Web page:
Abstract

Much criticism of Joyce falls into three camps: one that understands Joyce as an exemplar of artistic autonomy; another that finds in the author’s language a hybridity that resists the logic of colonialism; and a third that locates his works’ politics in their narrative material. This essay argues for a fourth position: that a distinct anti-imperial politics can be located in the style of Ulysses, if style is construed not at the level of the sentence but rather at that of the word. In the inauguration (in “Proteus”) and strategic and asymmetrical deployment (in “Scylla and Charybdis”) of the portmanteau, Joyce attempts to create a language that surpasses Standard English and the political project it supports.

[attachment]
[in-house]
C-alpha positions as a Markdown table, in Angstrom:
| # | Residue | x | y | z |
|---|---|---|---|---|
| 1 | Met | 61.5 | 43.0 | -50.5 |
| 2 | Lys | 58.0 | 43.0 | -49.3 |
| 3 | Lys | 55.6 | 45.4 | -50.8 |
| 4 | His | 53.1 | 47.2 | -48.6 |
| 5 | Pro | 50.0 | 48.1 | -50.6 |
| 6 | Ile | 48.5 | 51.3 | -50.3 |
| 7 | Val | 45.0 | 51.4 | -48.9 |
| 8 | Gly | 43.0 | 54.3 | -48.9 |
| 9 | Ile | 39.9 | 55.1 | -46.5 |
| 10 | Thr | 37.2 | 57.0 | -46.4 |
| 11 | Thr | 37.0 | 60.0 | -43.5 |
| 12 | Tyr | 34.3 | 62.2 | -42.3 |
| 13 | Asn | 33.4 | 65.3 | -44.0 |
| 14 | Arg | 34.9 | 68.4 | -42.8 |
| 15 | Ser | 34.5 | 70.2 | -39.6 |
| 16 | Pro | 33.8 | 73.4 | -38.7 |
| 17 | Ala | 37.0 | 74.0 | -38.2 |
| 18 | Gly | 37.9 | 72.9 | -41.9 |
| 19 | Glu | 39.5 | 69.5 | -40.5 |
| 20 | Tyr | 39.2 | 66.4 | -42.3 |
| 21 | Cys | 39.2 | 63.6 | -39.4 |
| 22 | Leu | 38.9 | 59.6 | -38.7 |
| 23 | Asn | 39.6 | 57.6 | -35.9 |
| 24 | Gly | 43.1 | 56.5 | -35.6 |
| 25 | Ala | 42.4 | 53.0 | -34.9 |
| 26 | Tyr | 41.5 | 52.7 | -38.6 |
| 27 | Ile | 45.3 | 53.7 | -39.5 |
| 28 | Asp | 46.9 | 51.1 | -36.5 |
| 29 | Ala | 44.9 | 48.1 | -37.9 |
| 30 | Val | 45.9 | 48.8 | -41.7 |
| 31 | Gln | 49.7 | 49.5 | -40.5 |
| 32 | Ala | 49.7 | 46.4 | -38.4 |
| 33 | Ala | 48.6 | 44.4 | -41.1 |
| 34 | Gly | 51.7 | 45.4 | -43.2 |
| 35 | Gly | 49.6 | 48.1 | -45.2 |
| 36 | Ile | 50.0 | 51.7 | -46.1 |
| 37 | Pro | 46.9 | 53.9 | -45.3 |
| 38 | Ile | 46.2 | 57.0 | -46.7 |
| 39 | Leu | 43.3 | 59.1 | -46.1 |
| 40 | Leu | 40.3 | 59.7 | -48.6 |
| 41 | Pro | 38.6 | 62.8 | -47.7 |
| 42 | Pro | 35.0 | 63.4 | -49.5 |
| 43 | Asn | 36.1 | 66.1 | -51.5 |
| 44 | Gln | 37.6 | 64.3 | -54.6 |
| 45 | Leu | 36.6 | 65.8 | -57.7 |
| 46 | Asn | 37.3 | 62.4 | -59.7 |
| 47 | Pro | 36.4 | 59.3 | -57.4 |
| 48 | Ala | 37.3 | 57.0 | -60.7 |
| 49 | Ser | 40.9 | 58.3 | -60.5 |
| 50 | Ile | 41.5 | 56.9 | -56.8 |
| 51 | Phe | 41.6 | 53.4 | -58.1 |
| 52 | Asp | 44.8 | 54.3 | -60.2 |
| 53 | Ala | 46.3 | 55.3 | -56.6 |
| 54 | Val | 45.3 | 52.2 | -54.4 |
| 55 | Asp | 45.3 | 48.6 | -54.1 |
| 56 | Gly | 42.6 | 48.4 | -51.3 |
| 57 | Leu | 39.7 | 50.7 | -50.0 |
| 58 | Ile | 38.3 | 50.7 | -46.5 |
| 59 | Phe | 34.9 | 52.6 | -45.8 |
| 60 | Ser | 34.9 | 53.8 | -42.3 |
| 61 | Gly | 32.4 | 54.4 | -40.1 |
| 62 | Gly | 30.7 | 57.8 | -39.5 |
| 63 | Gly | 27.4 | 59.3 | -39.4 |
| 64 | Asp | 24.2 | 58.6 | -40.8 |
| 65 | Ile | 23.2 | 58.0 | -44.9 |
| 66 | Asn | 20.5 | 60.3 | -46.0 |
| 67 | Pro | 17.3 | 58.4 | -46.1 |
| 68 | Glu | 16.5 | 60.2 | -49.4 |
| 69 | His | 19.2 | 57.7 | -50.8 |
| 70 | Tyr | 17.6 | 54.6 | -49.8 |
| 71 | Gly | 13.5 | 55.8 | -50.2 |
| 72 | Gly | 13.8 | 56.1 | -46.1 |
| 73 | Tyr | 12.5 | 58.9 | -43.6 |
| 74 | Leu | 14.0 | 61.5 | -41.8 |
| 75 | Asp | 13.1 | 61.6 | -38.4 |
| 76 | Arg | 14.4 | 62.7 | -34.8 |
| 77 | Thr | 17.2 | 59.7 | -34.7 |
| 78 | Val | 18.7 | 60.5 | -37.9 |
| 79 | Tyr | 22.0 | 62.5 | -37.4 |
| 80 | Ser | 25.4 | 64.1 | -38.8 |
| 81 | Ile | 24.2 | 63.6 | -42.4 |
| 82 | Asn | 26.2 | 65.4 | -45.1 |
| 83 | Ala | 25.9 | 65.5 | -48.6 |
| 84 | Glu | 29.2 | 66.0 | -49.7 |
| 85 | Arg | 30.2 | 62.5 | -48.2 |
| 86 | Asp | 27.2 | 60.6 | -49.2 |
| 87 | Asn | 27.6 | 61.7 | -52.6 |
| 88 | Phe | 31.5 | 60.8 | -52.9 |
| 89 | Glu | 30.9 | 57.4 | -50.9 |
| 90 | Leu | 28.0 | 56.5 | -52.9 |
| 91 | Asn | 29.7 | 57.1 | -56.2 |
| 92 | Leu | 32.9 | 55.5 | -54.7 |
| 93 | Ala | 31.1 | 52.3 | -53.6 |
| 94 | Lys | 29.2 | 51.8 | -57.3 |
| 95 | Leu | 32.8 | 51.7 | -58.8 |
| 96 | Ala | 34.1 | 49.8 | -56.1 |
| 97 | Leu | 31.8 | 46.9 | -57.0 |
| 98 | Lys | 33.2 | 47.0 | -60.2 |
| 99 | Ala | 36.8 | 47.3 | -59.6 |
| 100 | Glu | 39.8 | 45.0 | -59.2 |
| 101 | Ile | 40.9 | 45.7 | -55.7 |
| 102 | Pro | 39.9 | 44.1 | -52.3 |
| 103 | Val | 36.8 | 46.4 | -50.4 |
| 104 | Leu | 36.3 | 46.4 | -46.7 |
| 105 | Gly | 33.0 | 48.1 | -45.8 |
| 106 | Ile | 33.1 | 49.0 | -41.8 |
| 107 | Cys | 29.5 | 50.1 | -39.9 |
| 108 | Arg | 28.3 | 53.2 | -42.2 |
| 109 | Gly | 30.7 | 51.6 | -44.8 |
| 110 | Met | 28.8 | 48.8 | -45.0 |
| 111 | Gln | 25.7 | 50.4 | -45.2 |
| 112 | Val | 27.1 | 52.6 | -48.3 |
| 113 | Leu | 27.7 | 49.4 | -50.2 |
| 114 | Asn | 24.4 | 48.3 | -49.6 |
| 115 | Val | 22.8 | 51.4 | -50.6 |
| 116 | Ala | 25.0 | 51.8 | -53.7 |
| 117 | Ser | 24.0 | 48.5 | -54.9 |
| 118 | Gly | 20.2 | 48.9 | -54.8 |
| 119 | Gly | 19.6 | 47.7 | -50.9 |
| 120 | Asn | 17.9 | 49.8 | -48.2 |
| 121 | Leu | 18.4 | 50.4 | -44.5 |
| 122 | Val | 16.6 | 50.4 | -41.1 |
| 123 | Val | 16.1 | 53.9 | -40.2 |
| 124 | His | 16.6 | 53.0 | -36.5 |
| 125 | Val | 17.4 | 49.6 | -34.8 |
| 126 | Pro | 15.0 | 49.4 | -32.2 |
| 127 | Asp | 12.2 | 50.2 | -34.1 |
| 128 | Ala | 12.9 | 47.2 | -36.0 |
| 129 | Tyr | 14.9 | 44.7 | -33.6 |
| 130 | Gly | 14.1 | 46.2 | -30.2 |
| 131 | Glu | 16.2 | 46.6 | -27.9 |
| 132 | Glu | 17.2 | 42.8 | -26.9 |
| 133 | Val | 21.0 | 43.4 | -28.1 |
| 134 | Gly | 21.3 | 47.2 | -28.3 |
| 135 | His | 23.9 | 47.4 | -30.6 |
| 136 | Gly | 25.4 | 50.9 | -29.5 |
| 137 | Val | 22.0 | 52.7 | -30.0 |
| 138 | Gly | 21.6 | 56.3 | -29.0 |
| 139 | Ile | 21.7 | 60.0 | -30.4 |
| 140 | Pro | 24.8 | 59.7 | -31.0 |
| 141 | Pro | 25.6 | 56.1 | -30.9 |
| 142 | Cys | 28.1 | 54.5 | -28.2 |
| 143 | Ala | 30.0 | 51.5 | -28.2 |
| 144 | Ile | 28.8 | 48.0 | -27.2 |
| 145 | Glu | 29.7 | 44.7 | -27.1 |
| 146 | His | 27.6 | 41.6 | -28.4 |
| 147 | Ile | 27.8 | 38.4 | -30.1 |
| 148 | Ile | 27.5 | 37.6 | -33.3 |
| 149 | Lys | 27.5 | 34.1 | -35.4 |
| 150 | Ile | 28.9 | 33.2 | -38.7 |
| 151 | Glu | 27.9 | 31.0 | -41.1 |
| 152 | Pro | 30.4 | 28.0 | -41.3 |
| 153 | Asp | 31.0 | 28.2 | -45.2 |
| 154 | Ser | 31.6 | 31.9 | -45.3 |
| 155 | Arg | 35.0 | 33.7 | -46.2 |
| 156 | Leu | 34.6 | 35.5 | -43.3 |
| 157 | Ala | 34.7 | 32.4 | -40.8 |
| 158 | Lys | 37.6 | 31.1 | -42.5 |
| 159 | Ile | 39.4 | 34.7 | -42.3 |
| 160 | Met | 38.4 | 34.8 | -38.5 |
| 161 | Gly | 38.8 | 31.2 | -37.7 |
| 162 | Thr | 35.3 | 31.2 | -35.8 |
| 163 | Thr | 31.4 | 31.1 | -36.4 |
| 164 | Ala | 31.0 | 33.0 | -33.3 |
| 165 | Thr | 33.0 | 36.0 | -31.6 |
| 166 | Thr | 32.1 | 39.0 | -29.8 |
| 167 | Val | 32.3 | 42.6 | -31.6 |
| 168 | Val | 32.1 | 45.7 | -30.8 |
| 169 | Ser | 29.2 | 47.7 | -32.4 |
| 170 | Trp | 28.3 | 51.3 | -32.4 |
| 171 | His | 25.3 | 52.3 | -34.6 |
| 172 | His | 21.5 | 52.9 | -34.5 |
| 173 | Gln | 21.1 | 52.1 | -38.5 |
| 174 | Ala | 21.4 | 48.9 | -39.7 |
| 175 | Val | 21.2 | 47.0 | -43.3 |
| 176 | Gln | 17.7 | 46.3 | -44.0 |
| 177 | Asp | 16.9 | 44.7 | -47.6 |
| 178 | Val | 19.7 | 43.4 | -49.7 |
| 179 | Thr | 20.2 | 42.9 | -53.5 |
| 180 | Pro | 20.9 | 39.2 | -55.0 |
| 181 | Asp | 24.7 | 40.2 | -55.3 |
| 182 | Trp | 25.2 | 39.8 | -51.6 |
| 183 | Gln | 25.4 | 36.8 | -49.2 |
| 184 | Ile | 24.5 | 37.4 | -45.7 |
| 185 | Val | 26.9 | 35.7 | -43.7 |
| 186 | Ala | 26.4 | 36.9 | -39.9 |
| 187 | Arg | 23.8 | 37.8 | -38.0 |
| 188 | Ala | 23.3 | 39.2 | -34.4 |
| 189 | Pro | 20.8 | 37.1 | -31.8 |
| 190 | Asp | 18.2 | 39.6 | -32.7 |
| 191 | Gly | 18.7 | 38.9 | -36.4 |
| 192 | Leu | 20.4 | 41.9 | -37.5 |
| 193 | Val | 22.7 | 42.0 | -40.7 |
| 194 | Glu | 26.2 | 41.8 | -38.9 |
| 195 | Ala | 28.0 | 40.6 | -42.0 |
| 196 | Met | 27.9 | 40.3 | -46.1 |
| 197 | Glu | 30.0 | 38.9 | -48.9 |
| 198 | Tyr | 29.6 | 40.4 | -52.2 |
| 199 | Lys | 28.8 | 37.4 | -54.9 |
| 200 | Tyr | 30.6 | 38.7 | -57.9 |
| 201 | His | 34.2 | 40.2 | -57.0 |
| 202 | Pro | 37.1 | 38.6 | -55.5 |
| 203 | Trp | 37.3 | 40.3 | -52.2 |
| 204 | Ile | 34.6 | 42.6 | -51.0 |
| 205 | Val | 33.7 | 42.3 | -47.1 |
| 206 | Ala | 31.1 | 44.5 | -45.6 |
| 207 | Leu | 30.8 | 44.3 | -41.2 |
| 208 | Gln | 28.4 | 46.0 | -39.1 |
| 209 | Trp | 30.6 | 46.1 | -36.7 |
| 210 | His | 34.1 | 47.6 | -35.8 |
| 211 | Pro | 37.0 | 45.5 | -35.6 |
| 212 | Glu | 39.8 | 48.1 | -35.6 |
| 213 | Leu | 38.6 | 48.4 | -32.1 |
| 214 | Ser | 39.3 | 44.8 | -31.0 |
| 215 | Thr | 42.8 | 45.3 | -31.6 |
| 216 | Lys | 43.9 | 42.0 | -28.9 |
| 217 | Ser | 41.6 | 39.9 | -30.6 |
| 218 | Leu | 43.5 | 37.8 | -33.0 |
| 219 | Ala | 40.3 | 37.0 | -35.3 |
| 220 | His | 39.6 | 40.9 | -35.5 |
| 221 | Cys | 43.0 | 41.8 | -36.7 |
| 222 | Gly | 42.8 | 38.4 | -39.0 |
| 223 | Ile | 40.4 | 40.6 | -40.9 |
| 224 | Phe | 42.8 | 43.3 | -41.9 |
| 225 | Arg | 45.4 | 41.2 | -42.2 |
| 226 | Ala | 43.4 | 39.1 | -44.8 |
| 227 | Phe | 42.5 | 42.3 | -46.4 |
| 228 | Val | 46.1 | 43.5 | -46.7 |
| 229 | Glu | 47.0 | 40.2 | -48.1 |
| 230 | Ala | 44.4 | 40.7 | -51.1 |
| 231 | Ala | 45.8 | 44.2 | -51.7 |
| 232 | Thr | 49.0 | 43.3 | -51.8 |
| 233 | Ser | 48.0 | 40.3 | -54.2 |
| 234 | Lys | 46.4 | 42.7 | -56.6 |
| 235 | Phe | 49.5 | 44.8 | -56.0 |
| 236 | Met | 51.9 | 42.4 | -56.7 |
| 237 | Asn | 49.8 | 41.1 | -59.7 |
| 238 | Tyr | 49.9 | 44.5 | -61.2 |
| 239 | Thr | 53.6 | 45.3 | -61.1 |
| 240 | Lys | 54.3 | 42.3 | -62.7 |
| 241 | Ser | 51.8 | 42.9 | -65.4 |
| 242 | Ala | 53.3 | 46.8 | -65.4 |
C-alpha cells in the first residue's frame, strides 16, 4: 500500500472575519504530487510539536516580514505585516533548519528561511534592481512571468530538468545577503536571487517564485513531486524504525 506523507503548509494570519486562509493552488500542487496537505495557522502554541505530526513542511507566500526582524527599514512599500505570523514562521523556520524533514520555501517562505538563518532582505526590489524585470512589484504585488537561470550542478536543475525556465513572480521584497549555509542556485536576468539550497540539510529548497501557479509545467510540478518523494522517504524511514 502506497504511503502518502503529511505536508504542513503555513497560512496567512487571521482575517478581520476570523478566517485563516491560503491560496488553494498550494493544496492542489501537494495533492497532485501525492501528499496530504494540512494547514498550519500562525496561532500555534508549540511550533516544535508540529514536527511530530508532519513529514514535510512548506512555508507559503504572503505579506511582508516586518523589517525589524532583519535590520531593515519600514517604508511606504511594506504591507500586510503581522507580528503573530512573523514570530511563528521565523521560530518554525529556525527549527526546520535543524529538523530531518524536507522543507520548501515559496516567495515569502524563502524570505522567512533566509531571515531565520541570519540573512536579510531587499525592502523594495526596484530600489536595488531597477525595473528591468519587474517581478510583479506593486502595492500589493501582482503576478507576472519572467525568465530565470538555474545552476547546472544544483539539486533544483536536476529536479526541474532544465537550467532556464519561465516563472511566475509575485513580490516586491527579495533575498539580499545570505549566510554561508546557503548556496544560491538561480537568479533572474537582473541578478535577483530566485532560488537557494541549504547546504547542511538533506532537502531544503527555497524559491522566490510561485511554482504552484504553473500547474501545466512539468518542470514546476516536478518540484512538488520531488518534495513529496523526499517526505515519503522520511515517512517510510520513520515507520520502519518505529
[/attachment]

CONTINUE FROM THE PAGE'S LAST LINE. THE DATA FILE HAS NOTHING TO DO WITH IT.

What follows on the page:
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Additional Information

ISSN
1938-6036
Print ISSN
0021-4183
Pages
pp. 437-454
Launched on MUSE
2016-08-12
Open Access
No
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